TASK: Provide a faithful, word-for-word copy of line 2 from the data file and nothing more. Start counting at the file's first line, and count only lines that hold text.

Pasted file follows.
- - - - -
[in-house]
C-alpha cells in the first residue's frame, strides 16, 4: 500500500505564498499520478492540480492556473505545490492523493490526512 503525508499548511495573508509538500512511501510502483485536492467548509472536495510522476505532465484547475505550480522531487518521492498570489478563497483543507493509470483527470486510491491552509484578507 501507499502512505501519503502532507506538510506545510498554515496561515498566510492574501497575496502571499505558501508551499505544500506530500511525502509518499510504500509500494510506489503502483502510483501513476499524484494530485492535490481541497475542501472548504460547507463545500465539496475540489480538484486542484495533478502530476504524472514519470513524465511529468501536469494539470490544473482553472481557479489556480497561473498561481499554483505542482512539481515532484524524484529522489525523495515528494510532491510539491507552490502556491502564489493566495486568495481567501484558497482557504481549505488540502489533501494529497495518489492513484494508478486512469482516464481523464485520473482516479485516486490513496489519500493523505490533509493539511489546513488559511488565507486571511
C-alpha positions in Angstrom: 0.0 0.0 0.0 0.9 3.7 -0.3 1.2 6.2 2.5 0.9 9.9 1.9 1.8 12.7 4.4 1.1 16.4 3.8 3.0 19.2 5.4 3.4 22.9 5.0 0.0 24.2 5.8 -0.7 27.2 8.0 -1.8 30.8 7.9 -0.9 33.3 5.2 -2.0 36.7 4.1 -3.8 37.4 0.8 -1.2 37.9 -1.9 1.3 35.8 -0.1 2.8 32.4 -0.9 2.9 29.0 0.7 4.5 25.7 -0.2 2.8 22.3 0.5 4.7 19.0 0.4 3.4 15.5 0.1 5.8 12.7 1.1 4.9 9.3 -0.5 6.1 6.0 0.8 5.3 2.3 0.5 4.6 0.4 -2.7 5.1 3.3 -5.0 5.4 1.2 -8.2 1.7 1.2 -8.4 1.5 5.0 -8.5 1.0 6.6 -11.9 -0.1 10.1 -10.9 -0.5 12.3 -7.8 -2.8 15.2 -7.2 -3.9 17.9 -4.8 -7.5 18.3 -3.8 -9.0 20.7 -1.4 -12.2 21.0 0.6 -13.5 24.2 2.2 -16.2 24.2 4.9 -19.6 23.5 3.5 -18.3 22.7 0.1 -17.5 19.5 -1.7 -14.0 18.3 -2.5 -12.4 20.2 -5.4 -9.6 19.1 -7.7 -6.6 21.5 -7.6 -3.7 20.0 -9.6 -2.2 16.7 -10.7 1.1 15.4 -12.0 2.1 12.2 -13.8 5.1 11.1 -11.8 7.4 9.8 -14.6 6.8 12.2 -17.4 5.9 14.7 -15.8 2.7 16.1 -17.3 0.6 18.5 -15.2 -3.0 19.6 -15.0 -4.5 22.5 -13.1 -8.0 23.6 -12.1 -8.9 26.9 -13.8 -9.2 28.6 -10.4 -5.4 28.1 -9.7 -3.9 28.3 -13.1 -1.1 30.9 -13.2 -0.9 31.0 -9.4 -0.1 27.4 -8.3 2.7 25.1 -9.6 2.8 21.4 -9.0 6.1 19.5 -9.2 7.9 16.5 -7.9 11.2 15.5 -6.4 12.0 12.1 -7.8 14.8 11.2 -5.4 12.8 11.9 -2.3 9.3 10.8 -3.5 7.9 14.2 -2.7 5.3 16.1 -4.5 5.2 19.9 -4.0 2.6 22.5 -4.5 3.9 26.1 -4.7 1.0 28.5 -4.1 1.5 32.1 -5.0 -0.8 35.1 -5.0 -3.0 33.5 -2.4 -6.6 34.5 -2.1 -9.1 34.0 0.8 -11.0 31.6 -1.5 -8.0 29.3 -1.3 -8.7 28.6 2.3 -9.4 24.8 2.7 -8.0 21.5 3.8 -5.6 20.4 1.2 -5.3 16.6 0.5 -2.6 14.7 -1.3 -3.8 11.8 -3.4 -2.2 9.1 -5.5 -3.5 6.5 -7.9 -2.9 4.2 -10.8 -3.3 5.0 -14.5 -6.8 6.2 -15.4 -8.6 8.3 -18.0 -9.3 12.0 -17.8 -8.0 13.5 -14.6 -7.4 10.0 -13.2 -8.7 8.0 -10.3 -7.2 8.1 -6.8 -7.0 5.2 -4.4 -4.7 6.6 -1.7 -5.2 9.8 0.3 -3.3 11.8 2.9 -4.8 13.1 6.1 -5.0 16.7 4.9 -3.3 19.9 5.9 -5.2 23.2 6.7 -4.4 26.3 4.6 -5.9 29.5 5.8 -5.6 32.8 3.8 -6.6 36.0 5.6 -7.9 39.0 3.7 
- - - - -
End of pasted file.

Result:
C-alpha cells in the first residue's frame, strides 16, 4: 500500500505564498499520478492540480492556473505545490492523493490526512 503525508499548511495573508509538500512511501510502483485536492467548509472536495510522476505532465484547475505550480522531487518521492498570489478563497483543507493509470483527470486510491491552509484578507 501507499502512505501519503502532507506538510506545510498554515496561515498566510492574501497575496502571499505558501508551499505544500506530500511525502509518499510504500509500494510506489503502483502510483501513476499524484494530485492535490481541497475542501472548504460547507463545500465539496475540489480538484486542484495533478502530476504524472514519470513524465511529468501536469494539470490544473482553472481557479489556480497561473498561481499554483505542482512539481515532484524524484529522489525523495515528494510532491510539491507552490502556491502564489493566495486568495481567501484558497482557504481549505488540502489533501494529497495518489492513484494508478486512469482516464481523464485520473482516479485516486490513496489519500493523505490533509493539511489546513488559511488565507486571511